August 11, 2020

The Other (Better) Beast Story, by Kitta MacPherson


Editor’s note: Despite having read The Blue Fairy Book, by Andrew Lang, I didn’t recall “The Wonderful Sheep.” Kitta’s moving, inspiring essay will send me to read it again. I know you’ll enjoy this as much as I did.

A sweet, innocent girl is abandoned to danger. A mysterious, wealthy, anthropomorphic beast appears. Broken promises provoke grave consequences.

With such beguiling story elements, the fairy tale called “The Wonderful Sheep” might seem destined for popularity. Yet, it has long been overshadowed by a similar story, Beauty and the Beast.

While both appeared in Andrew Lang’s Blue Fairy Book in 1889, it was the Beauty tale about a girl forced to live with a hideous, wild beast to save her father’s life, first written by the French writer Gabrielle-Suzanne Barbot de Villeneuve, that would go on to enjoy enormous, enduring popularity. (Editor’s note: The de Beaumont version, which is still very well known today, was shortened and rewritten by de Beaumont, and published in 1756, 16 years after the first written version by de Villeneuve.)

In the house where I grew up, however, the darker “wonderful” sheep story of a cast-out princess rescued by a large, talking ram by the French novelist Countess D’Aulnoy ruled as our favorite. More than any other fairy tale—and I love many—this story of a king cursed to be a sheep and his undying love for a special girl stood out to me precisely because of its pathos. From Jesus Christ, the Christian “Lamb of God,” to the Greek zodiac’s primary symbol, Aries the Ram, sheep are powerful signs of goodness in world culture and have always entranced me.

As a child, I believed that I loved the Sheep story because sheep were my favorite animals. They were sweet and approachable. I wanted to hug their thick, curly coats. They would never dream of snarling.

I also knew—because she read it more often than any other story—that the tale held tremendous power over my serious, intelligent mother. She wept as she read it aloud, growing increasingly upset near the end, her musical, soprano voice dipping to a flat alto.

Tales like Sheep and Beauty, based on what folklorists describe as animal bride or bridegroom stories, have a tenacious hold on the human imagination, spun by cultures worldwide since ancient times. The 2,000-year-old book The Golden Ass by the Roman novelist Apuleius about a man magically transformed into a donkey inspired many later writers, from Boccaccio to Shakespeare.

But the 1740 Beauty story and D’Aulnoy’s decades-earlier tale end differently from one another, which helps explain the public's continuing fascination with Beauty and my family’s devotion to the other. Stalled by evildoers, the Beauty returns from a visit with her ailing father just in time to save her dying Beast, providing a happy ending.

In contrast, Princess Miranda, who insists on leaving the sheep king twice to visit family, forgets him the second time. Soon after, he dies, brokenhearted.

Why did the Sheep story affect my mother so deeply and why did she read it—repeatedly—to her only daughter? Was it a warning? A lesson?

My mother, a talented starlet who appeared as a cast member on “The Today Show” in the 1950’s, married a brilliant and (she would later discover to be) troubled man after WWII. Dad had returned to her as a decorated officer for his service as a lead navigator for the U.S. Army Air Force, but he had secretly become a raging alcoholic. Dad then was the opposite of the wonderful Sheep: a human on the surface but a monster underneath.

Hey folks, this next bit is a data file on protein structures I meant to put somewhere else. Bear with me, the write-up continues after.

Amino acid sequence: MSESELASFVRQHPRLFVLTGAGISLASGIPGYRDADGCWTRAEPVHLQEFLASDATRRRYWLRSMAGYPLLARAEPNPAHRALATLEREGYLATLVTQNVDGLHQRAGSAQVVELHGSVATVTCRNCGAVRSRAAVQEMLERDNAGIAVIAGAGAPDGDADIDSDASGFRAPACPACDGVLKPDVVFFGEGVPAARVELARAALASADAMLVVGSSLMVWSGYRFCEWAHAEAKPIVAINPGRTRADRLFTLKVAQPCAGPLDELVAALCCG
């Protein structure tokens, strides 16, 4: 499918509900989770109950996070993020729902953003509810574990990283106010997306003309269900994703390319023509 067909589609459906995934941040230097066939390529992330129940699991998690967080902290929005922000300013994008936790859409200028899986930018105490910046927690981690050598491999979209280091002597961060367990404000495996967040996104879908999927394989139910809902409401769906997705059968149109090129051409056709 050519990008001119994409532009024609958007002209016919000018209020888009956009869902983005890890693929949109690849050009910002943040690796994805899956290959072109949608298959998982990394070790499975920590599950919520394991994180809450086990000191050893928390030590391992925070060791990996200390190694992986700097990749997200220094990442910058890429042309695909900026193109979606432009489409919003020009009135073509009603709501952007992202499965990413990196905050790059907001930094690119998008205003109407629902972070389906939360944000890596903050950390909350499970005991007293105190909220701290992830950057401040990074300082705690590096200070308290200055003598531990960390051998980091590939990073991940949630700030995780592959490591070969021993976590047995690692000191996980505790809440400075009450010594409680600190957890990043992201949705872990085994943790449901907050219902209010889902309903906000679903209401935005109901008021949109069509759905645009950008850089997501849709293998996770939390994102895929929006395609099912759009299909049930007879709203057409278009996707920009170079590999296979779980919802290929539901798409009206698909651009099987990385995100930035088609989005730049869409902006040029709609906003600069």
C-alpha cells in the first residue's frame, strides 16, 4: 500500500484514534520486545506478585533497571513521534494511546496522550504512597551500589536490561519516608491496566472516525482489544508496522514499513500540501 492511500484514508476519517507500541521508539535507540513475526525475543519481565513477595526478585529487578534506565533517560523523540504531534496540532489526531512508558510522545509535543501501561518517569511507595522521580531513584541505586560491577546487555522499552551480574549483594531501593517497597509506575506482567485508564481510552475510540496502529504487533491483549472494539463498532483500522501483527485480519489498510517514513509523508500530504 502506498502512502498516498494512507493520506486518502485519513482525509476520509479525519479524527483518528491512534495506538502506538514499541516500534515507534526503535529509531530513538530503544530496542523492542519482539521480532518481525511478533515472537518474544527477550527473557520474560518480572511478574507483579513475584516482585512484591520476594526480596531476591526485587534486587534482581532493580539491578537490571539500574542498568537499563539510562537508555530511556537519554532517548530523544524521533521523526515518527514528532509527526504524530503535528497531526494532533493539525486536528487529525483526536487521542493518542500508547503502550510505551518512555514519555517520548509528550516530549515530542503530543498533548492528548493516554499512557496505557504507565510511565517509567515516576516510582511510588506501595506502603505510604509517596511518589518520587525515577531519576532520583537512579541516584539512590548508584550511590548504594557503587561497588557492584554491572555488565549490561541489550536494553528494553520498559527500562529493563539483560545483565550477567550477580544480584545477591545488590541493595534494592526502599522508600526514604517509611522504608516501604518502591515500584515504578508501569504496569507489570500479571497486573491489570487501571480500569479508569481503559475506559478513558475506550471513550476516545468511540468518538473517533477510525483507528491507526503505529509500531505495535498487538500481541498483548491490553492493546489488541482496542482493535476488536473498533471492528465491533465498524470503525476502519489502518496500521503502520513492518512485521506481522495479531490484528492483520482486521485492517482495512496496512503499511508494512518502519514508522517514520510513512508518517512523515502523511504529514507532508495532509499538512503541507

You couldn’t blame Mom for missing the signs. As Dad would later admit, he was an overachiever and good at hiding his disease—working all week, excelling in his role as an attorney at the U.S. State Department, and drinking for much of the weekends. Because he wasn’t stupid enough to be drunk during a date, she didn’t suspect anything. But soon after they married, Mom quickly discerned his pattern of weekend drinking and inevitable blackouts.

Mom knew nothing about addiction and thought only that her new husband was sad about losing some war buddies and would get over it. His self-destructive pattern went on for years, intensifying, never abating, coming to a terrifying head one fall weekend when Dad forced his wife (six months pregnant),  my older brother, and me into his turquoise Buick. During a terrifying, 90-minute, drunken ride from our home in Oyster Bay, a charming hamlet on the North Shore of suburban Long Island, east to a swanky seaside destination, Sag Harbor, he drove at breakneck speed, weaving between lanes on the Long Island Expressway, nearly crashing several times.

My brother remembers my mother’s shrieks, Mom’s pleas to pull over. I recall nothing. Many years later, Mom revealed that when we arrived at our destination miraculously intact, she was shaken but never more self-aware, and told him she was leaving him and taking the children unless he joined Alcoholics Anonymous. She meant it. He did what she asked.

***

In her 1995 book, The Interpretation of Fairy Tales, the late scholar Marie-Louise von Franz noted: “Fairy tales are the purest and simplest expression of collective unconscious psychic processes.”

Now, decades later, I believe my mother was working out her own personal conflicts as she read to me, aided and encouraged by the other-worldly story. As von Franz indicated, fairy tales speak to us, the story’s archetypal subjects instinctively understood because they are rooted in us: the actions of both humans and non-humans in the stories representing a distillation of our own human thoughts and desires.

“The Wonderful Sheep” is riveting because it is replete with profound ideas that only sound simple. Love is powerful. Appearances are deceiving. Men can be beasts but are capable of much more. Women often want to leave. Women exert unseen power. Love is a balancing act.